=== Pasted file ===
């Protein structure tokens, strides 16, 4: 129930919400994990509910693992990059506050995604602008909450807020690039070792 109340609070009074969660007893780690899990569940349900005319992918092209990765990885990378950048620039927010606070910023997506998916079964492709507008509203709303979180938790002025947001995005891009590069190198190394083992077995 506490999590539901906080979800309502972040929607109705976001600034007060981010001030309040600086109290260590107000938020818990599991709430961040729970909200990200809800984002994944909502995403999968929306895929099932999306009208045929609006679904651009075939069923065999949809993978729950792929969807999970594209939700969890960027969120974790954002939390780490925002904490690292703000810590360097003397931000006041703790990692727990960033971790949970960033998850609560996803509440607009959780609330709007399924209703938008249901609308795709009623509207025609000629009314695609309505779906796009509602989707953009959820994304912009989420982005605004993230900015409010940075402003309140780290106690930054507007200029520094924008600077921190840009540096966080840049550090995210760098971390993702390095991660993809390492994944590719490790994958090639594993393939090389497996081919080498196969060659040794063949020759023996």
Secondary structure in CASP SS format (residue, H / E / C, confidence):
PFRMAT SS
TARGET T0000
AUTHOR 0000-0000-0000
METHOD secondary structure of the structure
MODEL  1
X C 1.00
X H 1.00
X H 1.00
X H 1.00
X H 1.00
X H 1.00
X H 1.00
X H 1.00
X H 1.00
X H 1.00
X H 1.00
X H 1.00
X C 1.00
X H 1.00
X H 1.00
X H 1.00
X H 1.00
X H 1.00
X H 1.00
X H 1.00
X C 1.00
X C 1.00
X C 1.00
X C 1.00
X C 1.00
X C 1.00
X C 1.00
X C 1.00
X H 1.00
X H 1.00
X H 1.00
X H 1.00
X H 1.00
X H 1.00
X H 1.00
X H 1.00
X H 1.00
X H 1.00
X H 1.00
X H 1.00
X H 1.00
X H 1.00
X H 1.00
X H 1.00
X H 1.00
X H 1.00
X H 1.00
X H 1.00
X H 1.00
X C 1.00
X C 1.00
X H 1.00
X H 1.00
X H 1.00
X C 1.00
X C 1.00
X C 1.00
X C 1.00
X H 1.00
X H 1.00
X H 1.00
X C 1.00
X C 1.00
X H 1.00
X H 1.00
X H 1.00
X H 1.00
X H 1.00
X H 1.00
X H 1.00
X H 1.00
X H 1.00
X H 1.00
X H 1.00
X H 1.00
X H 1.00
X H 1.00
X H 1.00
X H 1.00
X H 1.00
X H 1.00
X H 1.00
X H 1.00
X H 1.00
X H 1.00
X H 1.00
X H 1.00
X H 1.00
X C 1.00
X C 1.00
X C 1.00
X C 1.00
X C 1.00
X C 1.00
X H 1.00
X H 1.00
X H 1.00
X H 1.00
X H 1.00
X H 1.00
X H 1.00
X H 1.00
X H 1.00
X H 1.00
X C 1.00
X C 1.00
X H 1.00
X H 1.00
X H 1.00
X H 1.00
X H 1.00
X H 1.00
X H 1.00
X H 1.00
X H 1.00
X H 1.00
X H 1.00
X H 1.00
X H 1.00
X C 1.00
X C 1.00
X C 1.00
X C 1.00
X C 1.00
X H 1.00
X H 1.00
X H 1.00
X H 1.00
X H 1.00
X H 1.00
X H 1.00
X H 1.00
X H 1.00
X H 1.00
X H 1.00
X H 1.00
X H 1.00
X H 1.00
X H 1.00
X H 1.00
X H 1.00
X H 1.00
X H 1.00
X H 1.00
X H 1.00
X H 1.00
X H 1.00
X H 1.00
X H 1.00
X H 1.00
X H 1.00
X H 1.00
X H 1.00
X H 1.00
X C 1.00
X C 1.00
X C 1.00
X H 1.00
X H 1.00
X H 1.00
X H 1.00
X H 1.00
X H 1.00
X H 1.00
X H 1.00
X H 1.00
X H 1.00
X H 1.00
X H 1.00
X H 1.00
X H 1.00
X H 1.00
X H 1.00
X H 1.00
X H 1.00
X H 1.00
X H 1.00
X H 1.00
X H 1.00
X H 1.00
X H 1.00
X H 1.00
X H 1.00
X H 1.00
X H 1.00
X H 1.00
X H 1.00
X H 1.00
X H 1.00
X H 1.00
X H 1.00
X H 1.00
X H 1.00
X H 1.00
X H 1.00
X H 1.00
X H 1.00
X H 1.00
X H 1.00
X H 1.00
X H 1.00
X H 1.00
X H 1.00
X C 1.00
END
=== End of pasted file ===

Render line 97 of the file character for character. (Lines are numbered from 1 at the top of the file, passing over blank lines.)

X C 1.00